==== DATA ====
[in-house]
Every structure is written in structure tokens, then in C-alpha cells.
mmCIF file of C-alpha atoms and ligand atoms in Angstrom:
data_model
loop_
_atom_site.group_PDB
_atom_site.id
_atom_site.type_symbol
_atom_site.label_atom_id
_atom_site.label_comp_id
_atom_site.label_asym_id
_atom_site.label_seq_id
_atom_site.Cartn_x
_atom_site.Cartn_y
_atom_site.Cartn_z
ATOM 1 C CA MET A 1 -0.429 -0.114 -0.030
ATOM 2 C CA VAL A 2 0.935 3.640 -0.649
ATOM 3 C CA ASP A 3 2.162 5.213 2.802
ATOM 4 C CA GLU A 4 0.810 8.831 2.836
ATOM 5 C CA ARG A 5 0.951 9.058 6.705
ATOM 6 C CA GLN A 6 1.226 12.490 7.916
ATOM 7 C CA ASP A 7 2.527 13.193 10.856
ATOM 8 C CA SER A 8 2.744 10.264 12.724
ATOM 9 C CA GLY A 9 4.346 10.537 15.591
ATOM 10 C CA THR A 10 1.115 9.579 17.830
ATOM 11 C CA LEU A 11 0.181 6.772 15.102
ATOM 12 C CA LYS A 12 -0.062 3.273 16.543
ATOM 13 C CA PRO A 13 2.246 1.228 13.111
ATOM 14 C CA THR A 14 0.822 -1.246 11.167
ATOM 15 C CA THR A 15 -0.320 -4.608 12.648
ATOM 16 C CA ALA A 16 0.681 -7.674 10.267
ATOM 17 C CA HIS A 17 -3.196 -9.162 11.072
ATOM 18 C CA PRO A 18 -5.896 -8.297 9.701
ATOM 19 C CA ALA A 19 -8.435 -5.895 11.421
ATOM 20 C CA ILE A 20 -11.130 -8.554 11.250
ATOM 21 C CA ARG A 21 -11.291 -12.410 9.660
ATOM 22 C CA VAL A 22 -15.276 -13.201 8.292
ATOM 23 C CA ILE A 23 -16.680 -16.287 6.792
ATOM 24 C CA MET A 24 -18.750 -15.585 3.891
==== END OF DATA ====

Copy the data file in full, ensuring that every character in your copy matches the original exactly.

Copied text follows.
[in-house]
Every structure is written in structure tokens, then in C-alpha cells.
mmCIF file of C-alpha atoms and ligand atoms in Angstrom:
data_model
loop_
_atom_site.group_PDB
_atom_site.id
_atom_site.type_symbol
_atom_site.label_atom_id
_atom_site.label_comp_id
_atom_site.label_asym_id
_atom_site.label_seq_id
_atom_site.Cartn_x
_atom_site.Cartn_y
_atom_site.Cartn_z
ATOM 1 C CA MET A 1 -0.429 -0.114 -0.030
ATOM 2 C CA VAL A 2 0.935 3.640 -0.649
ATOM 3 C CA ASP A 3 2.162 5.213 2.802
ATOM 4 C CA GLU A 4 0.810 8.831 2.836
ATOM 5 C CA ARG A 5 0.951 9.058 6.705
ATOM 6 C CA GLN A 6 1.226 12.490 7.916
ATOM 7 C CA ASP A 7 2.527 13.193 10.856
ATOM 8 C CA SER A 8 2.744 10.264 12.724
ATOM 9 C CA GLY A 9 4.346 10.537 15.591
ATOM 10 C CA THR A 10 1.115 9.579 17.830
ATOM 11 C CA LEU A 11 0.181 6.772 15.102
ATOM 12 C CA LYS A 12 -0.062 3.273 16.543
ATOM 13 C CA PRO A 13 2.246 1.228 13.111
ATOM 14 C CA THR A 14 0.822 -1.246 11.167
ATOM 15 C CA THR A 15 -0.320 -4.608 12.648
ATOM 16 C CA ALA A 16 0.681 -7.674 10.267
ATOM 17 C CA HIS A 17 -3.196 -9.162 11.072
ATOM 18 C CA PRO A 18 -5.896 -8.297 9.701
ATOM 19 C CA ALA A 19 -8.435 -5.895 11.421
ATOM 20 C CA ILE A 20 -11.130 -8.554 11.250
ATOM 21 C CA ARG A 21 -11.291 -12.410 9.660
ATOM 22 C CA VAL A 22 -15.276 -13.201 8.292
ATOM 23 C CA ILE A 23 -16.680 -16.287 6.792
ATOM 24 C CA MET A 24 -18.750 -15.585 3.891